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NBC’s faulty Wimbledon coverage
Earlier this week, NBC Sports issued a statement boasting of its 30-year run in televising "Breakfast at Wimbledon."
Ignored amid the self-congratulation was this: The network's coverage of Grand Slam tennis has become one of the most loathed things in sports.
NBC once produced memorable coverage of tennis greats from McEnroe and Borg to Agassi, Sampras and Federer.
These days, the network is thoroughly reviled for its inability and refusal to show matches as they happen.
Time and again over the past two weeks, NBC aired tape-delayed coverage of Wimbledon matches rather than broadcast other matches live. The network did the same at the French Open, clinging to a practice as out-of-date as a wooden racket.
The result is a wave of unhappy fans, who have voiced their disdain on Twitter and other social-networking platforms.
Consider the fan experience Wednesday. The network began its coverage at 10 a.m. with tape of Roger Federer's already-completed match against Ivo Karlovic - even as, unseen by NBC's audience, Tommy Haas was pulling a major upset of fourth-seeded Novak Djokovic.
NBC then made a bad situation worse by sticking with taped tennis rather than showing matches involving two popular players, Andy Murray and Andy Roddick, that were getting under way.
Not until ESPN2 took over coverage at 1 p.m. were fans on the East Coast able to see live coverage of the remainder of a very exciting quarterfinal match between Roddick and Lleyton Hewitt.
"I don't understand why NBC can't show LIVE tennis. It really annoys me," one irate fan wrote on Twitter.
"Why oh why can NBC not show the matches live? A business deal gone awry and not tennis fan friendly," another wrote.
With the on-court stakes still higher Thursday, NBC offers only more of the same: Both women's semifinal matches will be shown on tape delay.
None of NBC's explanations are particularly satisfying.
The network declines to pre-empt its popular "Today" show, forcing tennis coverage to start at 10 a.m., at least two hours after matches have begun.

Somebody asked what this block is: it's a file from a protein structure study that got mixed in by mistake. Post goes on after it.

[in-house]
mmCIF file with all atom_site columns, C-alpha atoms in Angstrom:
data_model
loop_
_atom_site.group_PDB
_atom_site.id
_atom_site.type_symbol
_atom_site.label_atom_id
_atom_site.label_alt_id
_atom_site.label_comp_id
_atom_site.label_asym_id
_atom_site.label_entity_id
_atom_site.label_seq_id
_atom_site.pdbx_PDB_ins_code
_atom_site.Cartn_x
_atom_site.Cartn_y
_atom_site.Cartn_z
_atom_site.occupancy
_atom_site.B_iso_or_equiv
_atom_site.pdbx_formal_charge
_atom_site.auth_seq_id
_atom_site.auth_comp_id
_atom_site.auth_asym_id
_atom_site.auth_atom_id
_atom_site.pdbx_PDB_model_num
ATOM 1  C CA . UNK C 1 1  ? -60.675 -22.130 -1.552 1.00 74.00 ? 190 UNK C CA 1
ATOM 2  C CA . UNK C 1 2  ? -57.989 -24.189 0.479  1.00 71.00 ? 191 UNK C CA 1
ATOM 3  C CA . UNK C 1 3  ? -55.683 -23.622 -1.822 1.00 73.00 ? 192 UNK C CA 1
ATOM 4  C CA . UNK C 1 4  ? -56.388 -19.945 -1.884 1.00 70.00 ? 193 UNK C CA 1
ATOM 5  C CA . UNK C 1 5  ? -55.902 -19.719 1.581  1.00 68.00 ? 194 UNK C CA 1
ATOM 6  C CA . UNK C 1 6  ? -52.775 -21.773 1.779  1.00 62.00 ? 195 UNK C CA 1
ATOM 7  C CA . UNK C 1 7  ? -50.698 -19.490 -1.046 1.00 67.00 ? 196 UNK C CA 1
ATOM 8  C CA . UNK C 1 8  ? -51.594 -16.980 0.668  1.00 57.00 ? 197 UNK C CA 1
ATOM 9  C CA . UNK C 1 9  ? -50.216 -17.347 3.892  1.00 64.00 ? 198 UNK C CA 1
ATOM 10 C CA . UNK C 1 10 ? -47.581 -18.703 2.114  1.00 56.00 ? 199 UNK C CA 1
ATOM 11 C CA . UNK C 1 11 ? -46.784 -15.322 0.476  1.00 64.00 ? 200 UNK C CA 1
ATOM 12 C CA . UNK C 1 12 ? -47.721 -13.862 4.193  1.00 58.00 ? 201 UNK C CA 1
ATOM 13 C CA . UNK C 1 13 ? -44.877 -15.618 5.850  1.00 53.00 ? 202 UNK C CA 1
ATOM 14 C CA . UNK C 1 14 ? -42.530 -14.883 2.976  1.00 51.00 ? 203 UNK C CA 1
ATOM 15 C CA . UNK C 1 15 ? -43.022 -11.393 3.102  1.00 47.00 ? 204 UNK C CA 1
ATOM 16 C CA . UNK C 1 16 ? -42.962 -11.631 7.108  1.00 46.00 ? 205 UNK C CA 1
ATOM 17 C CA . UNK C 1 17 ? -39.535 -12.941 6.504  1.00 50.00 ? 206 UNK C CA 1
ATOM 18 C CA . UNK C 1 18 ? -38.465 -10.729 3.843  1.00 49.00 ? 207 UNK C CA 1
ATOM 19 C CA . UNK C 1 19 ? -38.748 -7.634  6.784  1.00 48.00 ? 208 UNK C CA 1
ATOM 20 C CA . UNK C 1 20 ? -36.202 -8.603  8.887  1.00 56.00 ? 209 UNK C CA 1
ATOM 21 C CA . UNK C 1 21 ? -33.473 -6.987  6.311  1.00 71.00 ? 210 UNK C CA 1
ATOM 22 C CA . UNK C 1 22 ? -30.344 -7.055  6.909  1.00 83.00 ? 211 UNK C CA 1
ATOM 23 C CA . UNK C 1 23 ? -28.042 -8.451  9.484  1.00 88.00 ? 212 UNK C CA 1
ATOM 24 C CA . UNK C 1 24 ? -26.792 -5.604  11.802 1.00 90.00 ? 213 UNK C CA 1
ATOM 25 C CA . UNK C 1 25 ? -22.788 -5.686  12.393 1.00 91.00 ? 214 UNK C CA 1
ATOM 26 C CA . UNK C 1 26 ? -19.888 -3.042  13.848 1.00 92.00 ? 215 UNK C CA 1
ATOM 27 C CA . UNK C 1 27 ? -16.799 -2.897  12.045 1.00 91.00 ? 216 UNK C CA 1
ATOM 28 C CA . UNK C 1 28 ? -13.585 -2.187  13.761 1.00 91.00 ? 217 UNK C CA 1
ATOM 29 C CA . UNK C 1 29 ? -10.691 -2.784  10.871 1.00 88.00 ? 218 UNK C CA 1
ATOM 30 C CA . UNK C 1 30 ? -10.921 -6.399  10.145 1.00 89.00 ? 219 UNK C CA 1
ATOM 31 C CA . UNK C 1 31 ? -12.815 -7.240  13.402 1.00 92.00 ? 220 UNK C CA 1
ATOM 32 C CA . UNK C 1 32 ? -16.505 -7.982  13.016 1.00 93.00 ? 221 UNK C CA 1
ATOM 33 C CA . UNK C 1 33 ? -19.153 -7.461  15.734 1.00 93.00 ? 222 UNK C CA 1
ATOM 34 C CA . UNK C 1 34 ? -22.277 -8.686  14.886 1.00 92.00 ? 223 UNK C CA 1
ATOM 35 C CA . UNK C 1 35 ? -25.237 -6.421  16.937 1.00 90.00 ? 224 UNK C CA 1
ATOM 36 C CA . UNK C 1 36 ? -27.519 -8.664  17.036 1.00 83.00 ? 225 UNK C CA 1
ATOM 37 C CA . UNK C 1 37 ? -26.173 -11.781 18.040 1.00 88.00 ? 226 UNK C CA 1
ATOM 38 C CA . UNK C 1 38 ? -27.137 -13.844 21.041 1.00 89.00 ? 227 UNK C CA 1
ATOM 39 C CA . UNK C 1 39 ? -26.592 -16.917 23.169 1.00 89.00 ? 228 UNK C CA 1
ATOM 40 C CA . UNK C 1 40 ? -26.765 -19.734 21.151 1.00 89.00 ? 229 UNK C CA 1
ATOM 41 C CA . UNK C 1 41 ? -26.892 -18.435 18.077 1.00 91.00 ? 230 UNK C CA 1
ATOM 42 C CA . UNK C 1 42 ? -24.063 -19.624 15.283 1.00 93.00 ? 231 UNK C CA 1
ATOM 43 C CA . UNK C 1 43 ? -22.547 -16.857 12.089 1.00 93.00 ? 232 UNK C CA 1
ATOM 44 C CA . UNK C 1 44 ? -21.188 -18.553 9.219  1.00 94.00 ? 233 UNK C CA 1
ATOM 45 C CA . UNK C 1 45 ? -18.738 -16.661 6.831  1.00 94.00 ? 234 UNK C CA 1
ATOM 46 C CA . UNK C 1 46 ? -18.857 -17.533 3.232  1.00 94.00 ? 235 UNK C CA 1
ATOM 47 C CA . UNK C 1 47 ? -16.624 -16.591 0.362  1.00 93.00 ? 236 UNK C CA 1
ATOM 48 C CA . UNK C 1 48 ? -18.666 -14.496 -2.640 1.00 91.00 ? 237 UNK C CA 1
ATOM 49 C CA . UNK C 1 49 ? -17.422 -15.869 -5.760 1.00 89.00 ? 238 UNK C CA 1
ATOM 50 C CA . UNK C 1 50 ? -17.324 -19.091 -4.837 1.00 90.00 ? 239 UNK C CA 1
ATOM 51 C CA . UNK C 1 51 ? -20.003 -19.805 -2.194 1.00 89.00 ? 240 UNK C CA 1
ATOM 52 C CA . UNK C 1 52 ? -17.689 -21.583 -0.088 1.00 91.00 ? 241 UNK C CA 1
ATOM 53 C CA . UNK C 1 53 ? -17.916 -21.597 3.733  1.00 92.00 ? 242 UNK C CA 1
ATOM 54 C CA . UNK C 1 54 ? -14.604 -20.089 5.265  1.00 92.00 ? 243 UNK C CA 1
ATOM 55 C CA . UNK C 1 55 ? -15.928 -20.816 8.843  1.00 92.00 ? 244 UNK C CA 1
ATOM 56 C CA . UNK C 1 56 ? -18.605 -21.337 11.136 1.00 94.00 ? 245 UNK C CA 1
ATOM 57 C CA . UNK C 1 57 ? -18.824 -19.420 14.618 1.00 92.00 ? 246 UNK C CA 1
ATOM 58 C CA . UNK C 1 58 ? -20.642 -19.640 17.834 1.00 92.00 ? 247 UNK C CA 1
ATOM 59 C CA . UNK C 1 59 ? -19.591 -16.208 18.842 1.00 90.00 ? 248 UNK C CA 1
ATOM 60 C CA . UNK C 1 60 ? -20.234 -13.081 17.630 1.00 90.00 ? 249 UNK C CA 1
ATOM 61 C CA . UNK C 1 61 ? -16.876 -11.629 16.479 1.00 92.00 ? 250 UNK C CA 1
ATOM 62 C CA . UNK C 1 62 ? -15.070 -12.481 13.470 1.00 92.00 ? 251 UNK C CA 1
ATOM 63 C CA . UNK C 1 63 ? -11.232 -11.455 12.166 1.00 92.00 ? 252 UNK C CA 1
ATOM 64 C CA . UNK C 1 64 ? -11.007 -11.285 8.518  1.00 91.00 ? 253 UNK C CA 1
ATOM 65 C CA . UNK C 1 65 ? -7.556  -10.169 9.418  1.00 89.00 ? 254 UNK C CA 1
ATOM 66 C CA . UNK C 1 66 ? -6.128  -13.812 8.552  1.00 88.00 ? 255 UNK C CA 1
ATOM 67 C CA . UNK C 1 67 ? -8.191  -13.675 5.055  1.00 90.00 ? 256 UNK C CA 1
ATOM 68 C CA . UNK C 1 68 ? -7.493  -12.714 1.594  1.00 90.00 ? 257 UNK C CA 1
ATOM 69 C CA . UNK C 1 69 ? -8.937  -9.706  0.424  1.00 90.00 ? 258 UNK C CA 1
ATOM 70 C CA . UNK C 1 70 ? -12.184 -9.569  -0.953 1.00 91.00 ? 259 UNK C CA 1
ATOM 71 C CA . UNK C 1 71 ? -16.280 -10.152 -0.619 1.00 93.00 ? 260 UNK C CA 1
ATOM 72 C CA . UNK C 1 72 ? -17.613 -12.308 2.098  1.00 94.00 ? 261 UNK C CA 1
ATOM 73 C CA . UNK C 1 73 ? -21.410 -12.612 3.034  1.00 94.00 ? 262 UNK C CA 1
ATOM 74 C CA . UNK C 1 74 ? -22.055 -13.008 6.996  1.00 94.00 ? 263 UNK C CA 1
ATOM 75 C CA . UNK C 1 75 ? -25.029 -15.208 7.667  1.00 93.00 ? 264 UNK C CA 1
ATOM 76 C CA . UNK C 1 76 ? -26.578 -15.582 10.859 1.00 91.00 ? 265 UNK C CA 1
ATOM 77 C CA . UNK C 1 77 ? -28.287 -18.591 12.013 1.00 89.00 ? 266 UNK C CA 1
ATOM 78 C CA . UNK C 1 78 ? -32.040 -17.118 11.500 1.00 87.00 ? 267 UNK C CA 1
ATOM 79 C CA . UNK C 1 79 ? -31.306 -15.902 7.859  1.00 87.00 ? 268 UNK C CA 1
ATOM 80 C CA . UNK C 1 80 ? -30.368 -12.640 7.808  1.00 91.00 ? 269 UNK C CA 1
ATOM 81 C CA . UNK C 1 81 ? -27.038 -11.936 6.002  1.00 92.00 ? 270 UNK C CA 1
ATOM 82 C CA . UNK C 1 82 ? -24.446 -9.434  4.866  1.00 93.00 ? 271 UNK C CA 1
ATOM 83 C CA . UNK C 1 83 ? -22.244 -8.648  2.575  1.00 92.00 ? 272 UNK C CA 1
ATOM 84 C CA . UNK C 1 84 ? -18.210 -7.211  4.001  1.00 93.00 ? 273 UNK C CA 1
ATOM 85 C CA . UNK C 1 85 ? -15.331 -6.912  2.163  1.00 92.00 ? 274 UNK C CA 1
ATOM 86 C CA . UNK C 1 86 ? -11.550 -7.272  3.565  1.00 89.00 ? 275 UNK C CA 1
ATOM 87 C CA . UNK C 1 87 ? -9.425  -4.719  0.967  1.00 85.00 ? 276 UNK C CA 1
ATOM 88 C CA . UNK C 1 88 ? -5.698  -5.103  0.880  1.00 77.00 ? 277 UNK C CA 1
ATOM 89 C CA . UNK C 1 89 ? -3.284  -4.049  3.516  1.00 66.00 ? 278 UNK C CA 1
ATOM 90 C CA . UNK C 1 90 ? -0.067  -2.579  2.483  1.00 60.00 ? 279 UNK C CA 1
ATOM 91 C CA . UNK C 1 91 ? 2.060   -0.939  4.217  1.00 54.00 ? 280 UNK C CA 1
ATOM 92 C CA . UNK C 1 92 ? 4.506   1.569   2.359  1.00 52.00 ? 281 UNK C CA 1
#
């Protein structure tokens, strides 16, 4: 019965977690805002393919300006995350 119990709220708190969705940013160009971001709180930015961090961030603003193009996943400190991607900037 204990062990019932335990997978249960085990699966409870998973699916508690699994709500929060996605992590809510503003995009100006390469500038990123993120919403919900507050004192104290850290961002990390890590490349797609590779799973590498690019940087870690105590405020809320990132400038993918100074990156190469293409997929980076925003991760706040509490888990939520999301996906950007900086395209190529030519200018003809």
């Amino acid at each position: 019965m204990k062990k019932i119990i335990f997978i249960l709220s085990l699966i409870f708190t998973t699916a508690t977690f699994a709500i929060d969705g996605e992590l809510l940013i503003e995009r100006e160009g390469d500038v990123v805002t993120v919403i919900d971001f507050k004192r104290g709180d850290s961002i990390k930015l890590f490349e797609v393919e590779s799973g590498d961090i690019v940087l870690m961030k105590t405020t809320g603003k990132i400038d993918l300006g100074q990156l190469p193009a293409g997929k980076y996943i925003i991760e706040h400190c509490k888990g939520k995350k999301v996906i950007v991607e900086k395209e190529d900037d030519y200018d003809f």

NBC also refuses to pre-empt its daytime drama lineup - leaving Wimbledon with a window of only 10 a.m. to 1 p.m.
NBC could show matches live in that window, but the network prefers tape-delay coverage because it fears it won't be able to show live matches in their entirety before going off the air.
To its credit, NBC makes Wimbledon matches available live online free of charge. But such online broadcasts are meant to supplement, not replace, a network's television coverage.
Online broadcasts are handy for fans who aren't near a television - at the office, for example - or in instances when two or more events take place at the same time.
NBC will show the men's and women's finals live this weekend, as they have the past three decades.
"It makes a big, big difference watching stuff live," NBC tennis analyst Mary Carillo said of the network's decision to begin showing the finals live in 1979. "I remember being very affected by it. Those are moments that you just remember when it's right there in front of you and you don't know what's going to happen. There's nothing better."
Carillo's comment is ironic given NBC's fetish for broadcasting matches on tape delay in every round of the tournament except the finals.
There is another irony here: The man in charge is Dick Ebersol, the chairman of NBC Universal Sports & Olympics. Few people are more respected than Ebersol. In May, SportsBusiness Journal named him its "sports executive of the year," singling out NBC's coverage of the Beijing Olympics last year.
If NBC Sports wants to keep its rights to Wimbledon and the French Open, the network should pre-empt other programming to broaden its coverage window. Failing that, NBC should negotiate for rights to show matches on NBC Universal's cable networks, as it has done for Olympic events.
Without a change, the network's vaunted history of televising tennis will be tarnished - like an old pro way past his prime.
About the Author
Tim Lemke has been the sports business reporter for The Washington Times since 2005, writing on a wide variety of issues ranging from the construction of the Washington Nationals new ballpark to steroid hearings on Capitol Hill. He writes a weekly column titled “SportsBiz” and maintains a blog with the same name. Highlights of his career include playing some very ...
- First Down: Best weekend bets
- SportsBiz: What the next decade holds
- Shifting sands for NCAA
- Monumental sports year will connect fans on a global scale
- SportsBiz: Selling a new career
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